Terre Pruitt's Blog

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More On Downward Facing Dog

Posted by terrepruitt on July 1, 2014

I once briefly wrote about the Downward Facing Dog yoga pose in my post Down Dog. This is considered a resting pose. For many; those starting out or those wanting a gentle type of workout, it is not extremely restful. There are many muscles that are being used so it is a very active pose. This pose could be qualified as a “push exercise” or using the muscles that are used for pushing. Muscles on the back of the body are considered the “push muscles”. There are many benefits to this pose.

The lower body gets the biggest stretch. If you are able to straighten your legs and place your heels on the ground the back of your legs get the stretch. The hamstrings get a good stretch along with the calves. If your heels are up there is still a nice stretch going on. With many people working in office chairs and having the posture of bent legs, tight hamstrings is a very common situation. So having heels up and bent knees is a widely used modification.

No matter how your legs are (straight or bent) your arms are holding you up. This pose does require your arms to do some work. It is considered an arm supported pose. In conjunction with latissimus dorsi, the muscles by the ribs, and your deltoids the triceps are working. So for some their arms might feel fatigued. So even though this pose is allowing for a very big stretch in the back of the legs there are muscles working on the top half of the body.

Even though the focus is in pressing the tailbone to the sky we don’t ignore the front. The front of the legs get a bit of attention, as we are lifting the knee caps.  We also have a sense of our spine lengthening.

In addition to increasing flexibility in your legs, hips, and ankles. And strengthening arms and wrist, this pose relieves depression and helps calm the mind. Additional benefits include:
-Energizing the body
-Increasing circulation
-Improving digestion
-Relieving headache, insomnia, back pain, and fatigue
And it can be therapeutic for high blood pressure, asthma, flat feet, sciatica, sinusitis

I have learned to like this pose a bit more. I was reminded of what I tell my students and what we practice in Nia. Find the Joy in the movement, if you cannot tweak it until you do. I believe a portion of my dislike of this pose back when I first wrote about it, was that I was forcing it.  I was doing it in away that did not feel good for my back. Once I stopped the complete loose action of my spine, the pose became more comfortable. As it became easier there was room to move into the pose better and relax into it.

So, like many things it is good to do it at your level. As you improve it can be done better. The benefits can be received throughout the practice. It is a practice.

How is your Downward Facing Dog?

6 Responses to “More On Downward Facing Dog”

  1. Thanks for posting in detail the exercise that helps us in a very positive way. In our busy lives we need to relax and sleep well and this exercise seems to be beneficial in every way. I will try it for sure. Thanks for the lovely post my friend. Take care and God bless.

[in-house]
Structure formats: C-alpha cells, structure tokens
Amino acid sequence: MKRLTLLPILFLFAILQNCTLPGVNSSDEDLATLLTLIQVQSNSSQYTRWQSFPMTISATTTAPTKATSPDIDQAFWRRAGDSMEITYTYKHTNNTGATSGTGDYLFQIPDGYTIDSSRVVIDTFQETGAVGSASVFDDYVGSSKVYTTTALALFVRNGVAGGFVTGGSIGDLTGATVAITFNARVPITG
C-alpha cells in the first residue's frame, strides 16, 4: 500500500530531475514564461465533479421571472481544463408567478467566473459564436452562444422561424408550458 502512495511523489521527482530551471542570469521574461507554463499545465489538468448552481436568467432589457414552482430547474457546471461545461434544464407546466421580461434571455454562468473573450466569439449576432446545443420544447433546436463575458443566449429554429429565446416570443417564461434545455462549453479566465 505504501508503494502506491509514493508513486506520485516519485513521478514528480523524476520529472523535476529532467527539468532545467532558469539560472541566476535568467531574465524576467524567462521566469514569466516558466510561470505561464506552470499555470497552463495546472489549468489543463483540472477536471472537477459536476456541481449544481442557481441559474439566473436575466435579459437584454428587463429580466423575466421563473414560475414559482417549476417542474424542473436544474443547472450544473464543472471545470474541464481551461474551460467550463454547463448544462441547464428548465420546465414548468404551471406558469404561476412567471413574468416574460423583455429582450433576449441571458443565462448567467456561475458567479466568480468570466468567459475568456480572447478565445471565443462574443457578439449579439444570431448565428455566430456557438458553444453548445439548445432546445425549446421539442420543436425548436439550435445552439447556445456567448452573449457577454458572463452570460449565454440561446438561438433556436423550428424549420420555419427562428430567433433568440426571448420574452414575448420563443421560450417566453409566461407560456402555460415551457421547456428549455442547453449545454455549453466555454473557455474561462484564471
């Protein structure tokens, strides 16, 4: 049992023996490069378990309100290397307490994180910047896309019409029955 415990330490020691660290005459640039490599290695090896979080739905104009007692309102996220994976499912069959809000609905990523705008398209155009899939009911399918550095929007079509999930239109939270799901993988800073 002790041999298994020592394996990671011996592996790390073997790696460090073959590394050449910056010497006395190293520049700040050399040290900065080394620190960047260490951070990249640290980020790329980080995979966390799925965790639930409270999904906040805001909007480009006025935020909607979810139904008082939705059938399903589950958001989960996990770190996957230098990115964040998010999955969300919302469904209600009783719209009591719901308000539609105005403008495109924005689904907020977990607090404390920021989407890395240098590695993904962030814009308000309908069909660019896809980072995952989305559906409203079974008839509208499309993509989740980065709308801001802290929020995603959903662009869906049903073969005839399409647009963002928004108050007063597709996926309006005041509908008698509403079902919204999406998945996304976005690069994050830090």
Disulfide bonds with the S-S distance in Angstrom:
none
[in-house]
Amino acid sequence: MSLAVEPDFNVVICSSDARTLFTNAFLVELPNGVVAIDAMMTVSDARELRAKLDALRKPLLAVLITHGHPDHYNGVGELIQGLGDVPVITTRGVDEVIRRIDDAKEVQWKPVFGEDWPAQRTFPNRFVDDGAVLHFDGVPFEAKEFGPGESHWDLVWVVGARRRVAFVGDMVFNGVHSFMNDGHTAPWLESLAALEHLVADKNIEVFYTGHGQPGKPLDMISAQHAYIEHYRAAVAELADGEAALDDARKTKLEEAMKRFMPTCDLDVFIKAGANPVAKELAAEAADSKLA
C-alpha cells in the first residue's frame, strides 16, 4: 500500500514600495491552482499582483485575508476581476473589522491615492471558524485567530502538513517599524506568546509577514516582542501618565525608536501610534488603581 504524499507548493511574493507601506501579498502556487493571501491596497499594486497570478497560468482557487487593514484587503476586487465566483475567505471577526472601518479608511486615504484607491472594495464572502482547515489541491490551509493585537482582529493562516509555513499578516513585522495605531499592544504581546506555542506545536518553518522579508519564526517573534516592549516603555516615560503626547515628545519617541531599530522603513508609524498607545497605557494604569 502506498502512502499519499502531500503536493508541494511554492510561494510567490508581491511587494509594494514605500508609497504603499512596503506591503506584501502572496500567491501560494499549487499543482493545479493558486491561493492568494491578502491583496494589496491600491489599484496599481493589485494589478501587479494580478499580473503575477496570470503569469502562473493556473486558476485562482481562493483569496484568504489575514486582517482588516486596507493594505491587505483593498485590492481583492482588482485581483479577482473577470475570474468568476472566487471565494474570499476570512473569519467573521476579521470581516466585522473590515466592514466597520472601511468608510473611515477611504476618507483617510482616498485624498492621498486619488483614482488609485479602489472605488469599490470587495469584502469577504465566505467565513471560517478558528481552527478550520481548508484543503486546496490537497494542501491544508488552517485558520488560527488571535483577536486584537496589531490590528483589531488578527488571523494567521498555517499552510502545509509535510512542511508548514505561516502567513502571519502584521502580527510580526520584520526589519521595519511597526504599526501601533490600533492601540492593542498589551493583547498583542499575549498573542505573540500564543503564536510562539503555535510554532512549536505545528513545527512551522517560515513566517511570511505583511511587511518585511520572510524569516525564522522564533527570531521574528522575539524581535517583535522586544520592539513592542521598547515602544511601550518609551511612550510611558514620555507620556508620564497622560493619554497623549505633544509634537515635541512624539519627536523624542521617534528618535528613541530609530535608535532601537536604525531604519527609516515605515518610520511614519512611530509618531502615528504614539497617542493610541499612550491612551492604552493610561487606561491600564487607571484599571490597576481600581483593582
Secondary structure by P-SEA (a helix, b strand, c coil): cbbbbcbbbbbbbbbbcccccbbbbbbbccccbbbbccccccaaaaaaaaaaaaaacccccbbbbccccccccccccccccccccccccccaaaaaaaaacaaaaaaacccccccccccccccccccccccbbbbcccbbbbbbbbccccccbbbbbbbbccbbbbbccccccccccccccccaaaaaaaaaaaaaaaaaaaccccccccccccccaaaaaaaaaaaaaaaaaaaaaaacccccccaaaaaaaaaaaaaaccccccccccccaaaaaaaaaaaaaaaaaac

2. niachick said

    Downward Dog is my FAVORITE Yoga pose. FAVORITE. I could stay in Down Dog for days. I love going from Dog/Cat (or Cat/Cow as some in yoga call it) to Down Dog to Plank to Cobra. Love this post!!!


    • Jill,

      I like it more now that I am not allowing my back bone to be so loose. 🙂 I do find it fascinating that it is a “resting” pose. 🙂 Thanks for stopping by!


  3. Betty Galloway said

    I like Down Dog pose however, I do have some problems with wrist pain if I sustain it for any period of time. Particularly my right wrist which I think is due to the fact that I am on a computer all day for my work and using a mouse. I also find some of the movements done from Down Dog such as extending the leg out and up to be pretty difficult with my limited hip flexability and low back issues. Still, it does it’s job and I do it my body’s way each time. Some days are better than others!


    • Not sure your set up at work, but it could be that a little tweaking of the position of your mouse, might bring some relief to your wrist in your other tasks. I had a friend once who said her shoulder hurt her because of her mouse. When I saw how she was using it, I said, “No wonder!” For some reason her mouse was PAST the point of her normal reach so she was stressing her shoulder out in trying to maneuver the mouse. When she moved the pad and the mouse’s operation closer to her body it help her shoulder throughout her daily life/movement. Perhaps an adjustment on the computer using side will help with your yoga practice? Then there is also the bending of your knees that can help take some of the weight off of your wrist. And, as you have already stated, it tends to hurt when you sustain it . . . so just being mindful of how long you do it will help, right?! Those are my suggestions . . . . 🙂 Even though you didn’t ask! 🙂 As you said, do it your body’s way! YAY. Working towards more strength and flexibility. That is all was can do. Some days ARE better than others. 🙂

      Thank you so much for taking time to read and comment! Cheers!


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